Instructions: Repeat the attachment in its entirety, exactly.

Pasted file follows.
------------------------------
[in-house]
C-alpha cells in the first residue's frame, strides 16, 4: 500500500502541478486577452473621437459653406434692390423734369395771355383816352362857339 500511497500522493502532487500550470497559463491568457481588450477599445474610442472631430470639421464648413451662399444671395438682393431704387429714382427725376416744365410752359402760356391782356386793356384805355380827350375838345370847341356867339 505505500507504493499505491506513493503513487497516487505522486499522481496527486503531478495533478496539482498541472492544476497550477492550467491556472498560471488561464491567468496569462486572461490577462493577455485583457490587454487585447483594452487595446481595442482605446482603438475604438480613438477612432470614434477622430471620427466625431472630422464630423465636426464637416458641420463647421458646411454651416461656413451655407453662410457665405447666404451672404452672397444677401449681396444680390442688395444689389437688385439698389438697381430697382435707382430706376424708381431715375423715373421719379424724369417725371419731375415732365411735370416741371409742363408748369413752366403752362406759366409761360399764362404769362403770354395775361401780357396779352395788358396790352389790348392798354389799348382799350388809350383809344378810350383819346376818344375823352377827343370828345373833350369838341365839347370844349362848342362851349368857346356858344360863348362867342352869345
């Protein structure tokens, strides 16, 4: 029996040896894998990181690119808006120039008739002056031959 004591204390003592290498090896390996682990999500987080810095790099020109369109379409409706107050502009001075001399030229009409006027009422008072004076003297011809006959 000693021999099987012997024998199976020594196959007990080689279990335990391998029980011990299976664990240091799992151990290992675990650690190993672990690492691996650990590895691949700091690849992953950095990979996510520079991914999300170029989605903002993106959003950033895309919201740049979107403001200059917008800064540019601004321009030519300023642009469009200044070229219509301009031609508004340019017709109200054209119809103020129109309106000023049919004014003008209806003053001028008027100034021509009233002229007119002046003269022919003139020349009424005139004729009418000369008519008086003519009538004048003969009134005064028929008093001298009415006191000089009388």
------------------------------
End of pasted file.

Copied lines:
[in-house]
C-alpha cells in the first residue's frame, strides 16, 4: 500500500502541478486577452473621437459653406434692390423734369395771355383816352362857339 500511497500522493502532487500550470497559463491568457481588450477599445474610442472631430470639421464648413451662399444671395438682393431704387429714382427725376416744365410752359402760356391782356386793356384805355380827350375838345370847341356867339 505505500507504493499505491506513493503513487497516487505522486499522481496527486503531478495533478496539482498541472492544476497550477492550467491556472498560471488561464491567468496569462486572461490577462493577455485583457490587454487585447483594452487595446481595442482605446482603438475604438480613438477612432470614434477622430471620427466625431472630422464630423465636426464637416458641420463647421458646411454651416461656413451655407453662410457665405447666404451672404452672397444677401449681396444680390442688395444689389437688385439698389438697381430697382435707382430706376424708381431715375423715373421719379424724369417725371419731375415732365411735370416741371409742363408748369413752366403752362406759366409761360399764362404769362403770354395775361401780357396779352395788358396790352389790348392798354389799348382799350388809350383809344378810350383819346376818344375823352377827343370828345373833350369838341365839347370844349362848342362851349368857346356858344360863348362867342352869345
């Protein structure tokens, strides 16, 4: 029996040896894998990181690119808006120039008739002056031959 004591204390003592290498090896390996682990999500987080810095790099020109369109379409409706107050502009001075001399030229009409006027009422008072004076003297011809006959 000693021999099987012997024998199976020594196959007990080689279990335990391998029980011990299976664990240091799992151990290992675990650690190993672990690492691996650990590895691949700091690849992953950095990979996510520079991914999300170029989605903002993106959003950033895309919201740049979107403001200059917008800064540019601004321009030519300023642009469009200044070229219509301009031609508004340019017709109200054209119809103020129109309106000023049919004014003008209806003053001028008027100034021509009233002229007119002046003269022919003139020349009424005139004729009418000369008519008086003519009538004048003969009134005064028929008093001298009415006191000089009388």